Having no idea where I was in terms of pace fitness I had sort of planned to start around 11min miling, thinking I was probably around 10.15 pace marathon fit. I had decided on two run/walk ratios, 25/5 and if it got too tough, 12/3, nice rounded segments to concentrate on and break the distant down. The first 25 mins clipped away quite sharpish, so much for 11min miling, I was doing 10…oh hell, slow down…no, no, keep going, it’s comfortable…you’ll suffer for it! Never listen to my own advice, I ploughed on, forcing myself into the 5 min walk section I picked up a piece of flapjack, cup of high5 and water at the communal fuel station weighted down with the usual goodies and carried on, dreaming up different types of waves to give Michele who had now been joined by two more friends, Lisa and Anne. I decided to try a thumbs up combo and perhaps a salute on the next few laps.
Lap counters

lap counters

Back into a run section and I clipped off two 9.38 miles…11min miling!? Another walk break and this time I didn’t feel so self-conscious as others were taking frequent breaks apart from the leaders and two extremely focused Swedish women. One of them was called Agnetha (our names were on our numbers, back and front) and every time I passed her or vice versa, I started singing Dancing Queen in my head, you can dance, you can run, having the time of your life here at Creepy Crawley! Gel time I decided and an opportunity to visit the facilities before the next run time kicks in. Fuelled by a lemon and mint SIS gel (not sure about the taste) it was another 9.38 followed by a 9.57…11min miling!? I clipped the half marathon point off with a 9.33 and then broke into the pineapple chunks as a treat on my next walk break, I interspersed this with little chats to my fellow runners, haven’t I seen you before, bit breezy isn’t it, nice scenery! Opps, nearly forgot to wave or was it thumbs up time? I was treated to a Mexican wave on occasions, it turned out it was every time I completed 20 laps. Round and round we go, I feel in the zone, metrognomic! This is how running used to feel, this is how I used to be consistent with my pace, I was finishing almost in the same spot after each run section, I must be consistent.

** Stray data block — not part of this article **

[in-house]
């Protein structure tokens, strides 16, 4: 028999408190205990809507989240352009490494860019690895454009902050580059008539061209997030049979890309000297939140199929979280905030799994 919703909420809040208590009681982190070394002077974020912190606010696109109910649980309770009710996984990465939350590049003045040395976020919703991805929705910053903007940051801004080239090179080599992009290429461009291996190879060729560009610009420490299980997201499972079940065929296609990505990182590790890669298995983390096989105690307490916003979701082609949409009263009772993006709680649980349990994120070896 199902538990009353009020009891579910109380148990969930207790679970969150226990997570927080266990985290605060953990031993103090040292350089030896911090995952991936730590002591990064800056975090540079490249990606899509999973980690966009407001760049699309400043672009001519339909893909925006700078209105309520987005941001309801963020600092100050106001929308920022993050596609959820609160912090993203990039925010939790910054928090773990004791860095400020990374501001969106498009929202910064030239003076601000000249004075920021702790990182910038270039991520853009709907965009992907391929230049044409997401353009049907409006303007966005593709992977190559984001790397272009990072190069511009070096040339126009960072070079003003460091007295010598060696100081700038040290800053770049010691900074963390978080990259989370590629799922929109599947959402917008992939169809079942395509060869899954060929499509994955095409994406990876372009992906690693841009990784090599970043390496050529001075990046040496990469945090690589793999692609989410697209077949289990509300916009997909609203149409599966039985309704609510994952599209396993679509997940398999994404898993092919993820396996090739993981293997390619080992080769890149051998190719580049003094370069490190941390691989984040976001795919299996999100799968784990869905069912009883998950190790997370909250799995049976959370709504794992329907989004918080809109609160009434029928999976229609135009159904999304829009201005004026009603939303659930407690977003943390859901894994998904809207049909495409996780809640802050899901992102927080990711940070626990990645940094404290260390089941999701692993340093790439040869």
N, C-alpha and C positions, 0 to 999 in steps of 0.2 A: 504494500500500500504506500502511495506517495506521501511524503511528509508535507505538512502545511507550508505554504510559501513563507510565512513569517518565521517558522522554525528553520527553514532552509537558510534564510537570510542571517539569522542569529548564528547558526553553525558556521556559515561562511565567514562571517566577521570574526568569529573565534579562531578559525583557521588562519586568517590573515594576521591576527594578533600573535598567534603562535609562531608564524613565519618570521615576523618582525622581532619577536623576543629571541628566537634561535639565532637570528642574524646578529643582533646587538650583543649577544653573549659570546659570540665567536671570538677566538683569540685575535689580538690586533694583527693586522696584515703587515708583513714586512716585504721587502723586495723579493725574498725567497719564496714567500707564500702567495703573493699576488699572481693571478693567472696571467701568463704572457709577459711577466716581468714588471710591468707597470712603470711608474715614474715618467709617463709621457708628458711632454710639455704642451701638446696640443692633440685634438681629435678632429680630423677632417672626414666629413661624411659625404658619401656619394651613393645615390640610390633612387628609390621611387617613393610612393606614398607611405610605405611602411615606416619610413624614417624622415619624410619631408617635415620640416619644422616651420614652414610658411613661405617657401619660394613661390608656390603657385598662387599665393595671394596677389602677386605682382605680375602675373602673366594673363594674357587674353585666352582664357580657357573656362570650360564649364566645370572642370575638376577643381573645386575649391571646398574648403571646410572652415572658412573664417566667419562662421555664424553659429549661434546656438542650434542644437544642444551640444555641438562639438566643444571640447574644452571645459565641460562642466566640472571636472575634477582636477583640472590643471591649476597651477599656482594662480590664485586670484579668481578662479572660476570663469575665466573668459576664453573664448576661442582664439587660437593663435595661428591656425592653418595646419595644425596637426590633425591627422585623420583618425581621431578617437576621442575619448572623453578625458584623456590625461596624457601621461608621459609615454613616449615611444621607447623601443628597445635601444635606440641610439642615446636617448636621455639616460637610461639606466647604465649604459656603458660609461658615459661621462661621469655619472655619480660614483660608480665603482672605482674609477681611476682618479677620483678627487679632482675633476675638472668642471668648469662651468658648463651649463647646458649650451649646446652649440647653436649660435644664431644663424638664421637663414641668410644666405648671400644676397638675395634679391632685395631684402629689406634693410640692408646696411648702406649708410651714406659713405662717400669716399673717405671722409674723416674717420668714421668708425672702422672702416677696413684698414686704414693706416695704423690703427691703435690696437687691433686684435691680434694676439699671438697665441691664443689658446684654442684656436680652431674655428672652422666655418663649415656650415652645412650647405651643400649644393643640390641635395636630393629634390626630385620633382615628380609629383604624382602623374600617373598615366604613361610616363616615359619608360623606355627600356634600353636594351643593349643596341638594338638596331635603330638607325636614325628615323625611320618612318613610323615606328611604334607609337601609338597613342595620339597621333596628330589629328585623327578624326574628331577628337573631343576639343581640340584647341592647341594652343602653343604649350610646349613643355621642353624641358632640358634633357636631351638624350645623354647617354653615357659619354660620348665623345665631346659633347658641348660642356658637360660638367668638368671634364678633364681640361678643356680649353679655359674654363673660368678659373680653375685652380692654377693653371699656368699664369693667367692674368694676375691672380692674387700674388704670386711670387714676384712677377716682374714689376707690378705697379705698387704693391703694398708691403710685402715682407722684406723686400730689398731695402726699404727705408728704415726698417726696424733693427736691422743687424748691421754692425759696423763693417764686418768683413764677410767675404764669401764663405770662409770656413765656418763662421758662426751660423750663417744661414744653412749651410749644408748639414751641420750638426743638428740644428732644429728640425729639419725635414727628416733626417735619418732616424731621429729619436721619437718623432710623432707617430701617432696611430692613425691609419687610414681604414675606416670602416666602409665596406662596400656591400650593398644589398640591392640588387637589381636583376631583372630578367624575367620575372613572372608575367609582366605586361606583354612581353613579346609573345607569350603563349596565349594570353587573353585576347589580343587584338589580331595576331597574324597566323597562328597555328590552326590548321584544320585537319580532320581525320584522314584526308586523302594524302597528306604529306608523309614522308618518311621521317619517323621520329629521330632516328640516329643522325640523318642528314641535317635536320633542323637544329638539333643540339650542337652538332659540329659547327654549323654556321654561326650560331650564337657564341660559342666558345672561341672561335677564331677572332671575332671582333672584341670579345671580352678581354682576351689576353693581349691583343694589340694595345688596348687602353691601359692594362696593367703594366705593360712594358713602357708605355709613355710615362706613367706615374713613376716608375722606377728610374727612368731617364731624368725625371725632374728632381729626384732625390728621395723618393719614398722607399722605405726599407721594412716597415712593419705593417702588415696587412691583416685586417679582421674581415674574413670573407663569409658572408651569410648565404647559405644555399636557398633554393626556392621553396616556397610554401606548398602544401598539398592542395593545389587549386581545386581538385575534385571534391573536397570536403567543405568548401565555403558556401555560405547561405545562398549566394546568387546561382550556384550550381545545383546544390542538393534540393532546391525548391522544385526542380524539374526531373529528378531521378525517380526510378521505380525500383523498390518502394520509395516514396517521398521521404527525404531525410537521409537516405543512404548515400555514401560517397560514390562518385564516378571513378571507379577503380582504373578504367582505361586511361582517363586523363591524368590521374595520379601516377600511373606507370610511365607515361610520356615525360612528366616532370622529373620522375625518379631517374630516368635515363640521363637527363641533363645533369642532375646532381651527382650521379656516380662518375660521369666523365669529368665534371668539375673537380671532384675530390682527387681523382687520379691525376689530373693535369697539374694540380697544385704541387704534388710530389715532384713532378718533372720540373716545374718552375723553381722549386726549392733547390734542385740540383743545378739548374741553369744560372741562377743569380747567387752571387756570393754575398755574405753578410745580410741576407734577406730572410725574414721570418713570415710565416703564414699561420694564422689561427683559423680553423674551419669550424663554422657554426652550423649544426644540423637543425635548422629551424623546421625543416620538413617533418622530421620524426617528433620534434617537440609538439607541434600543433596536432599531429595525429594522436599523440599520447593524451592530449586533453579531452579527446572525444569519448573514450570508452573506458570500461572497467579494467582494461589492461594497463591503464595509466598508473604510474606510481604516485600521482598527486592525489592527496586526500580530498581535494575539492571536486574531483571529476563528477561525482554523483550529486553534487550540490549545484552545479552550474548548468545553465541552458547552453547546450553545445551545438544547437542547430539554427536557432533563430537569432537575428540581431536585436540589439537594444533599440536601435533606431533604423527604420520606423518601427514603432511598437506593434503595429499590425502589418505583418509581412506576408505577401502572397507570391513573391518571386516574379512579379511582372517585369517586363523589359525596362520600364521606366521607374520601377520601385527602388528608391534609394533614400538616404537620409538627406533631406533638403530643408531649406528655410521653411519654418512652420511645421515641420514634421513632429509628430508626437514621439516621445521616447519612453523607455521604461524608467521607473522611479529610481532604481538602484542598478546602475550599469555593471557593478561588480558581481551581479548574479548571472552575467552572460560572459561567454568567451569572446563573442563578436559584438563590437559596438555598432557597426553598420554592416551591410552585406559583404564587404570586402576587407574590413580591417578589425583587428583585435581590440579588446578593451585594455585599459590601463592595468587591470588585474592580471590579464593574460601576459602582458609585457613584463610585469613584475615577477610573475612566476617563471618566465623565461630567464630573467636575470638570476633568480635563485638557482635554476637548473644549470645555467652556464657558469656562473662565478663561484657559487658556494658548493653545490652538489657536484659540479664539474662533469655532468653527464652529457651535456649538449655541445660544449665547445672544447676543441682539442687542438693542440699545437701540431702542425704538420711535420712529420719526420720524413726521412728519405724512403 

9.30 through 18 miles and we reach a point of huge excitement, time to change direction…yay! 3hours in for me and 6 hrs for the 12hr gang. The RO makes an occasion of it and I get to see the faces of other runners, they look a bit tired too, that’s good, I’m normal. Oh this is nice, a different view, tall trees rather than office windows on the bend, however, it also took me a while to orientate myself. Now I would have to take my gels to the fuel station rather than water to my fuel chair. I could also see the race clock head on rather than turning back and the leader board as well as the lap counters at a different angle. By now I had decided a jelly baby between two cheesy nibbles was the way ahead…that and pineapple chunks and I was still clipping off sub 10 min miles….11min miling!?

Until about now, 22 miles in and I hit a bit of a low patch, time to engage my mantra! From William Ernest Henley’s poem Invictus comes the lines, I am the master of my fate, I am the captain of my soul. The two lines were paraphrased by Nelson Mandela whilst he was incarcerated and brought to life again recently by my other inspiration of today, Eddie Izzard. (The poem that is, not Mandela, although Easter has just passed so it could be feasible) Come on, draw on those dreadmill sessions, all that threshold running staring at a wall, draw on that mental strength. By now another couple of friends had arrived to hurl abuse at me and take some photos of my pain. Better try to keep my form for the camera, head up, shoulders relaxed, drive those arms!

By now we were about 4 hours in, 2 hours to go and I started to feel the effort of it all, the 25 mins were taking an hour and my stomach was feeling a little queasy at times. Time to hit the coke at the fuel station, coca cola that is, not the white powder, this worked on my stomach but not on my mind, it didn’t make the 25 mins tick any faster…so time to change the combo to. 12/3. This did wonders to my head and a well caught plunge into the dark places of my mind was avoided. 90 mins to go, the back of it is broken, I’m still waving, even smiling apparently…personally it was probably a grimace..but who cares. Two walk breaks in the next 30 mins, an extra visit to the fuel station for coke, come on dig deep…I am the keeper of my soul…that’s wrong, what was that flipping quote! Money, money, money, she can dance and her coach can shout! And shout he did, something in Swedish that sounded rather rude! The girls were apparently trying to qualify for a Swedish something and he was trying to spur them on and he did laugh when she was further down the track.

Walk break, chat to a 12 hr chap who seems quite envious that my race will soon be finishing, the sun has disappeared, it’s gone chilly so I grab my arm warmers on the next fly past of the fuel chair. One hour left to go, we’re in the last hour whoop, whoop, I can do this, soon be home and able to eat the chicken thingy I had out in the pre-set oven, chicken dinner, winner, winner, come on dancing queen keep moving.